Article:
Choosing a Lens Care System
pediatric and teen cl care
Choosing a Lens Care System
BY MARJORIE J. RAH, OD, PHD, & JEFFREY J. WALLINE, OD, PHD
We have many options available when selecting the best contact lens care system for our pediatric and teen patients. Hydrogen peroxide systems are effective disinfecting agents and are hypoallergenic, but are irritating when accidently instilled into the eye. Multipurpose solutions have good cleaning and disinfecting properties and are great for ease of use, but patients may have hypersensitivity reactions to the preservatives and often become noncompliant with the rubbing step or do not properly follow the rinsing instructions.
In some instances, care system choices must be altered to provide better comfort with contact lenses, as is evident in the following case reports.
A 17-year-old male patient presented following a paint ball injury that left him aphakic in his left eye. With the aid of a diagnostic +13.00D monthly soft lens, he was able to achieve 20/20 vision. We dispensed the lens following instruction for application and removal, wearing time, and proper use of the hydrogen peroxide care system. Written instructions were sent home with the patient. We also recommended spectacle wear for protection along with UV protection, especially for the aphakic eye.
At the two-week follow up, the patient stated that he had been wearing the lens every day with good vision; however, initial comfort upon application was poor. Thoroughly rinsing with saline prior to application helped, but did not completely alleviate the symptoms. He reported that he was allowing the lens to soak in the solution for at least six hours as instructed and he was not using the hydrogen peroxide solution for rinsing; however, he admitted that he did not like the case that came with the system and had switched to a "regular" lens case.
Following further discussion about his current care system, we decided to switch to a multipurpose care system with a rubbing step for ease of use. When the patient returned for a second follow-up visit, the symptoms of discomfort upon lens application had resolved.
A 15-year-old female patient presented to the clinic with a history of redness and irritation with her contact lenses. She had discontinued lens wear for approximately one month because of the symptoms. She had a history of moderate seasonal allergies for which she reported using an over-the-counter mast cell stabilizer with some alleviation of symptoms.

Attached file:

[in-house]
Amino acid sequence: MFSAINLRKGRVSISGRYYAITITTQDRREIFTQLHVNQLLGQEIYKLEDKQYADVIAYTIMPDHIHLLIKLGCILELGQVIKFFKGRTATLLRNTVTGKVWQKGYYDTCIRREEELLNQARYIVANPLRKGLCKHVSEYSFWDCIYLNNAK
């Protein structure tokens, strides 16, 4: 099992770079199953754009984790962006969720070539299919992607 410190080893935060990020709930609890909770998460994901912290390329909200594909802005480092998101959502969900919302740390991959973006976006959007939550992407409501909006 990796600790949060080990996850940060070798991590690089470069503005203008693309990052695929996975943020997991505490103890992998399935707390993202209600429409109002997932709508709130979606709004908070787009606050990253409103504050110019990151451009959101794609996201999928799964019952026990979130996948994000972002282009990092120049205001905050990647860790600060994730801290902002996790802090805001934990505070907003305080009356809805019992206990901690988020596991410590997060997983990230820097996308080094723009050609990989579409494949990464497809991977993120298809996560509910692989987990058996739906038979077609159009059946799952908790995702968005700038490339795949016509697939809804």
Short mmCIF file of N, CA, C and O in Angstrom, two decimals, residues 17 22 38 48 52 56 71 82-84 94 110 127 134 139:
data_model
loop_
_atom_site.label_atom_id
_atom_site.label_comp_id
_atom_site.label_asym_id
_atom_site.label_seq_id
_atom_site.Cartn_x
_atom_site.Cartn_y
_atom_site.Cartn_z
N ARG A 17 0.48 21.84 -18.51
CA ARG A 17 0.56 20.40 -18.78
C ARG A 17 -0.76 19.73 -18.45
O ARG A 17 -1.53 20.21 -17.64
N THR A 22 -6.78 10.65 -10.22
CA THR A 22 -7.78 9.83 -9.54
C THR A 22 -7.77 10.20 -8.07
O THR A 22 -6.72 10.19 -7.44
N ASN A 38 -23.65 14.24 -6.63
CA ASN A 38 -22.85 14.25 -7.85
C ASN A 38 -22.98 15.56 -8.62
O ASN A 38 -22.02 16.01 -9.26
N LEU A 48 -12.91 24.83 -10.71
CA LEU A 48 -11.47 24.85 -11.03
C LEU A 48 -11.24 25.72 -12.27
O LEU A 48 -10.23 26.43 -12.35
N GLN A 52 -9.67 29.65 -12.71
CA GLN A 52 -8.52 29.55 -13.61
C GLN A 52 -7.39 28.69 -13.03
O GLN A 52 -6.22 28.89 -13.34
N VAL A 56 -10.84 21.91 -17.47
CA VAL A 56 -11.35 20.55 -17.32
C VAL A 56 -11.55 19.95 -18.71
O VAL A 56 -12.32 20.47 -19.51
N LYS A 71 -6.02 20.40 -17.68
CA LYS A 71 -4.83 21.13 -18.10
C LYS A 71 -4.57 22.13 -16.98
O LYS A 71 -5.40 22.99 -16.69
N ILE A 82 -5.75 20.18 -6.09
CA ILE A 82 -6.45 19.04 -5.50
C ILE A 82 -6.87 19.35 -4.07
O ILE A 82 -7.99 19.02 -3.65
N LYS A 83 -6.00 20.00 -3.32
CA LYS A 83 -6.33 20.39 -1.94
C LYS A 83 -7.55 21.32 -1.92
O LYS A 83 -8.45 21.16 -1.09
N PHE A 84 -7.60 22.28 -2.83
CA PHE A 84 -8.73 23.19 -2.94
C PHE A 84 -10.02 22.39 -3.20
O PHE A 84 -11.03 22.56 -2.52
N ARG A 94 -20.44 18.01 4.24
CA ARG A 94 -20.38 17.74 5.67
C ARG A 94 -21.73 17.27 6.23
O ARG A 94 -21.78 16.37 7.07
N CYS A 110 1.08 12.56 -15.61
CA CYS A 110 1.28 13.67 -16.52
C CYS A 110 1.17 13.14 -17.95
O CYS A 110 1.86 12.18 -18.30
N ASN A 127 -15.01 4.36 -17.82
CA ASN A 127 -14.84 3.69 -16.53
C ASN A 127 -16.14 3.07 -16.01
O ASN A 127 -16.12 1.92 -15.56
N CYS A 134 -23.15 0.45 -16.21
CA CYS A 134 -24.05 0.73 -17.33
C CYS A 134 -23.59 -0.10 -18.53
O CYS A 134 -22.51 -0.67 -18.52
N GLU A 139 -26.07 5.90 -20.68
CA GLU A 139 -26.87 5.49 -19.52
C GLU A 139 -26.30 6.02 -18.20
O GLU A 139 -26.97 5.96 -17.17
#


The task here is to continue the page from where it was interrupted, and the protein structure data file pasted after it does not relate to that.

Slit lamp examination revealed mild to moderate papillae on the superior and inferior tarsal plates in both eyes. Prior to discontinuing lens wear, she reported using a multipurpose solution with a rubbing step. The patient and her mother preferred to keep her two-week replacement lenses rather than switching to daily disposables. Instead, she began using a hydrogen peroxide care system with a saline rinse to care for her contact lenses, resulting in comfortable contact lens wear.
Occasionally, pediatric patients wearing daily disposable contact lenses will report burning or stinging upon lens application. A saline rinse prior to application typically solves the problem.
Some initially successful children may later have difficulty with lens application. If they answer "yes" to the question, "Does it hurt when you apply the lens and does your eye become red for a few minutes afterward?" then switching to a new care system may solve the problem and improve initial comfort.
Solution problems may cause discomfort after a patient has initially adapted to lens wear. These problems are frequently alleviated by changing solutions, adding a saline rinse, or switching to daily disposable contact lenses. CLS
Dr. Rah is a staff optometrist at the Massachusetts Eye and Ear Infirmary Contact Lens Service where she specializes in medically necessary and other advanced contact lens designs. Dr. Walline is an assistant professor at The Ohio State University College of Optometry, where he conducts studies of pediatric contact lens wear. He is also a consultant or advisor and has received research funds from Paragon and Vistakon.
Contact Lens Spectrum, Issue: June 2009